Will Potter is an award-winning journalist, author, and public speaker based in Washington, D.C. who has become a leading authority on the animal rights and environmental movements, and civil liberties post-9/11. His reporting and commentary have appeared in media outlets including Rolling Stone, The Los Angeles Times, and The Washington Post. He testified before the U.S. Congress about his reporting, as the only witness opposing the Animal Enterprise Terrorism Act. Will has also been a guest commentator on a variety of programs, including NPR, Pacifica Radio, RT, ArteTV, and Democracy Now. His book, Green Is The New Red: An Insider’s Account of a Social Movement Under Siege was recently published by City Lights Books. Kirkus Book Reviews awarded it a Kirkus Star for “remarkable merit” and named it one of the best books of 2011.
from Legislative Hearing on H.R. 4239,
the “Animal Enterprise Terrorism Act”
I should be clear from the outset, though. I am not a lawyer. I’m not a First Amendment scholar. And I’m not a spokesperson for the animal rights movement, or underground groups.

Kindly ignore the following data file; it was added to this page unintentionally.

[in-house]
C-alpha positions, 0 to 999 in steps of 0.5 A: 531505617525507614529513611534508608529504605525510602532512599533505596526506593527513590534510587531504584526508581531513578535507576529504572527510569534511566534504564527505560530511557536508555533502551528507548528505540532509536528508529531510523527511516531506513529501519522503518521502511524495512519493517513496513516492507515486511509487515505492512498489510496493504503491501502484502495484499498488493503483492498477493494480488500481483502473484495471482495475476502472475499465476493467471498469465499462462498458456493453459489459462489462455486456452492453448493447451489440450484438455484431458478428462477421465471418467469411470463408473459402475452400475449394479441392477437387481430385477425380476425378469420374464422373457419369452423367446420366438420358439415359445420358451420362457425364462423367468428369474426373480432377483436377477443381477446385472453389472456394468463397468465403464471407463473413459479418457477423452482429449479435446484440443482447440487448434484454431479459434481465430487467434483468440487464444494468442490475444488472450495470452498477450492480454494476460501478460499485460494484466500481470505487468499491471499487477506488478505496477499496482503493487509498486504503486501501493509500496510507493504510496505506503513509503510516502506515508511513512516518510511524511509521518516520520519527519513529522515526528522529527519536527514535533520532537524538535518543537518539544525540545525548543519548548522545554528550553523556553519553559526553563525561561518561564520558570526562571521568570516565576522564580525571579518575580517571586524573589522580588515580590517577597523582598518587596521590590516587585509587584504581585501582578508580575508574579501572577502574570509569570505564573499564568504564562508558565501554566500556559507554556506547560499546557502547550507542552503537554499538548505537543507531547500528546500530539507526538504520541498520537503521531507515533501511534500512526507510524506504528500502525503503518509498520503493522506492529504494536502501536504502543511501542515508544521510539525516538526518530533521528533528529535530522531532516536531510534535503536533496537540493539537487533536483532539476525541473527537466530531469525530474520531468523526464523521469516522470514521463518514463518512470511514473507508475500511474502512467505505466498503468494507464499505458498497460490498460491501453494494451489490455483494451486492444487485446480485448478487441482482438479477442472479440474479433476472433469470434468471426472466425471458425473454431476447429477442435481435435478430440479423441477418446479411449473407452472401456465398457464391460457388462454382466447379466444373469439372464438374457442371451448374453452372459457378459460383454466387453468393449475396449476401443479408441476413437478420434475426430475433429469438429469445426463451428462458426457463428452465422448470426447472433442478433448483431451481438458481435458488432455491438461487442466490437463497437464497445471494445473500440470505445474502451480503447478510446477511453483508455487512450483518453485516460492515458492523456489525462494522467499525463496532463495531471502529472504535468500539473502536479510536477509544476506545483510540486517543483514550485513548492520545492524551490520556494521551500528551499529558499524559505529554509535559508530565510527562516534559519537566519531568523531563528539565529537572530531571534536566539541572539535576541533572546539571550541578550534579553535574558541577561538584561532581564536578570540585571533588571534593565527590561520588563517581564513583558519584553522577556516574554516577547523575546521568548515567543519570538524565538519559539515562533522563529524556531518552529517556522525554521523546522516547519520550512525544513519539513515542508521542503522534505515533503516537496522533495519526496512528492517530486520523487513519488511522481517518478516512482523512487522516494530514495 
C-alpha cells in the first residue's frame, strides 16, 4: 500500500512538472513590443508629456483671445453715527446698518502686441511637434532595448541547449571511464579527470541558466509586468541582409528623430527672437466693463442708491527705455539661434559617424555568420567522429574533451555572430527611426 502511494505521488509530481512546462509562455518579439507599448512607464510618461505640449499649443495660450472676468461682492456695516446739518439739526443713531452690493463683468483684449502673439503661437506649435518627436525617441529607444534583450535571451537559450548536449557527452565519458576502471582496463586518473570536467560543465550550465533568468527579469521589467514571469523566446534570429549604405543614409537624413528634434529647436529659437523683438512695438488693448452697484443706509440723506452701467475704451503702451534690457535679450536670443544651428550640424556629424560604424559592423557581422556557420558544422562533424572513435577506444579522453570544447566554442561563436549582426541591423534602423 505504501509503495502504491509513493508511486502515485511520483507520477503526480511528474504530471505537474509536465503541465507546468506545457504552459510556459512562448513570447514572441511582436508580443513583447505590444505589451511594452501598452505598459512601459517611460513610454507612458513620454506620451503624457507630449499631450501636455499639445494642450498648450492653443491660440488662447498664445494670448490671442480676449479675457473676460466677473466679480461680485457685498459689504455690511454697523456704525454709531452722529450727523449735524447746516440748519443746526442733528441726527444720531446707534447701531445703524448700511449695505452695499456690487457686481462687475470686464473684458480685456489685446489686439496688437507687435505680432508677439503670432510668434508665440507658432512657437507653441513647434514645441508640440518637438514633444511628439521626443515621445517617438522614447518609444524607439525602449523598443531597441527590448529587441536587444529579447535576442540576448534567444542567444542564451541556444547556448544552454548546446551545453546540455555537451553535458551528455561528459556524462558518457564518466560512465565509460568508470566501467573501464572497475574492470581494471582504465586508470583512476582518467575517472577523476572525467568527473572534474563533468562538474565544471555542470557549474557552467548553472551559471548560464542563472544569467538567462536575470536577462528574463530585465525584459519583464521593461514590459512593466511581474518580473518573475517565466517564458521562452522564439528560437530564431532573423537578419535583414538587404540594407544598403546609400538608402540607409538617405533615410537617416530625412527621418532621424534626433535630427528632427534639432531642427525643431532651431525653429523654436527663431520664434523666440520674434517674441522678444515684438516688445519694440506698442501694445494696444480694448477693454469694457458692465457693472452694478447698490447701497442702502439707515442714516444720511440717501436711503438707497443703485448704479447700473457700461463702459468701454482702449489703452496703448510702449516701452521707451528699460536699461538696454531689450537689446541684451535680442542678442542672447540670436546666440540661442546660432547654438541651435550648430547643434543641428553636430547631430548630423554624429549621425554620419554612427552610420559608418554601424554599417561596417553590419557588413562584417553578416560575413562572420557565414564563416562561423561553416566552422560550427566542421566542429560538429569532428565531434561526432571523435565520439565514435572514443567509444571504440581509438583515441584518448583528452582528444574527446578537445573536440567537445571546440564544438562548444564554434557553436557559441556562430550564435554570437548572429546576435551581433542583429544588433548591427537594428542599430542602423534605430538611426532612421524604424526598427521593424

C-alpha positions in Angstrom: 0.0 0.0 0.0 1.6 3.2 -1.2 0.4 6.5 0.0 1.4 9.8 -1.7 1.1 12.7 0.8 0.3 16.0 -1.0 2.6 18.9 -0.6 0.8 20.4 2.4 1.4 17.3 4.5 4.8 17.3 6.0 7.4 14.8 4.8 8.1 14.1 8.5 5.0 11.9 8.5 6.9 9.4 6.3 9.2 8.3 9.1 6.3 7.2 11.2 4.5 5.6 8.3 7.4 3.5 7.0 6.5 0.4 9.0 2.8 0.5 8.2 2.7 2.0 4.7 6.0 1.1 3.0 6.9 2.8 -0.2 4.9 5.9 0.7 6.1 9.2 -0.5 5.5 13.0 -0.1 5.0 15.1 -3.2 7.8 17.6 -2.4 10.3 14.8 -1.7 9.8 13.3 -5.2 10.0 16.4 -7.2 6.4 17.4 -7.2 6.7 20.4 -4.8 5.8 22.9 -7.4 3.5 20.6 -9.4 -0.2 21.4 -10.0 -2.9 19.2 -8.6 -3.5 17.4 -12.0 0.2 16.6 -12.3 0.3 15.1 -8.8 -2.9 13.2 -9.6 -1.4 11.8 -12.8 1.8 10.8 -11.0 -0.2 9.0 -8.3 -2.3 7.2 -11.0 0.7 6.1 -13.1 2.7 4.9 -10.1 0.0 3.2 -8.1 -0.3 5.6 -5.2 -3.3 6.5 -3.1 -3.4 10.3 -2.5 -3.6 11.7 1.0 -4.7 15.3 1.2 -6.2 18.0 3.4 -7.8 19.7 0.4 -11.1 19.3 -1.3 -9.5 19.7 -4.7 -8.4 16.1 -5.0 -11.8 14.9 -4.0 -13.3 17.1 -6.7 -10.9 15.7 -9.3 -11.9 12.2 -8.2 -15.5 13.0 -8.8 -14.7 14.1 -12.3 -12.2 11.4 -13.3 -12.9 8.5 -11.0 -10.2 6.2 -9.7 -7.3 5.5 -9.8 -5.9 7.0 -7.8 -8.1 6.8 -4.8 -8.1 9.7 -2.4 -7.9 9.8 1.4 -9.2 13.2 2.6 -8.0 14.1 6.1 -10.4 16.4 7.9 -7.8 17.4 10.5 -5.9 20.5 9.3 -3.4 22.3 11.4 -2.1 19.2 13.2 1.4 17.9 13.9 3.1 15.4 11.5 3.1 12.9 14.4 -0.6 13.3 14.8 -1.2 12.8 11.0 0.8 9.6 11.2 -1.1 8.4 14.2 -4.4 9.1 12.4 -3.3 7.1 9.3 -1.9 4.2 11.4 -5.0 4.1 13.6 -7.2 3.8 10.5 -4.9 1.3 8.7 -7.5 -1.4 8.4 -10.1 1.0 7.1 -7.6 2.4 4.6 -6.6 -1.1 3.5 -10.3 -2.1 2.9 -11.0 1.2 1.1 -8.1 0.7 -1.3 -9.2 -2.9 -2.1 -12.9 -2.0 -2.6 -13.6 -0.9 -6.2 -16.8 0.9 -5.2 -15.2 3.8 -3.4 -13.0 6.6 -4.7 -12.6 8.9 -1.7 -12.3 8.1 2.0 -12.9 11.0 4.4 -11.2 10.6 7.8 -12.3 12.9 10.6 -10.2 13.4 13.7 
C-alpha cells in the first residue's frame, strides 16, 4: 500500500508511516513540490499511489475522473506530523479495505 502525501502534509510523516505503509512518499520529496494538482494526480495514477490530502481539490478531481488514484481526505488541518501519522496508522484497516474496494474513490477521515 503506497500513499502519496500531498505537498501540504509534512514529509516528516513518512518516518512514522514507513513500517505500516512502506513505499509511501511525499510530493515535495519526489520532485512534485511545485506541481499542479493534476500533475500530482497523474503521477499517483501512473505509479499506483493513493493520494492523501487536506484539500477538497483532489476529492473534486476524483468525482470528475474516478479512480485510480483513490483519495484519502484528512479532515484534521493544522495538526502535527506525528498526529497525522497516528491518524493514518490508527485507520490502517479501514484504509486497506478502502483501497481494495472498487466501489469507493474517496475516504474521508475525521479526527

I’m here because of my freelance reporting. I have written for publications including The Chicago Tribune, The Dallas Morning News, and Legal Affairs. And since 2000, I have closely followed the animal rights and environmental movements, and the corporate-led backlash against them. I’ve documented an increasingly disturbing trend of “terrorist” rhetoric, sweeping legislation, grand jury witch hunts, blacklists, and FBI harassment reminiscent of tactics used against Americans during the Red Scare.
The Animal Enterprise Terrorism Act is a continuation of that trend.
The bill is ostensibly a response to illegal actions committed by underground activists in the name of animal rights. Business groups have lobbied for this legislation for years. And Department of Justice officials have said they need help prosecuting these crimes.
At the same time, they have been patting themselves on the back for arresting so-called “eco-terrorists.” Just this weekend, four individuals were indicted for the 1998 fire at a Vail ski resort. Earlier this year, the government rounded up over a dozen environmental activists in the Northwest for property crimes. And on top of that, six animal activists were convicted in March of “animal enterprise terrorism” and other charges.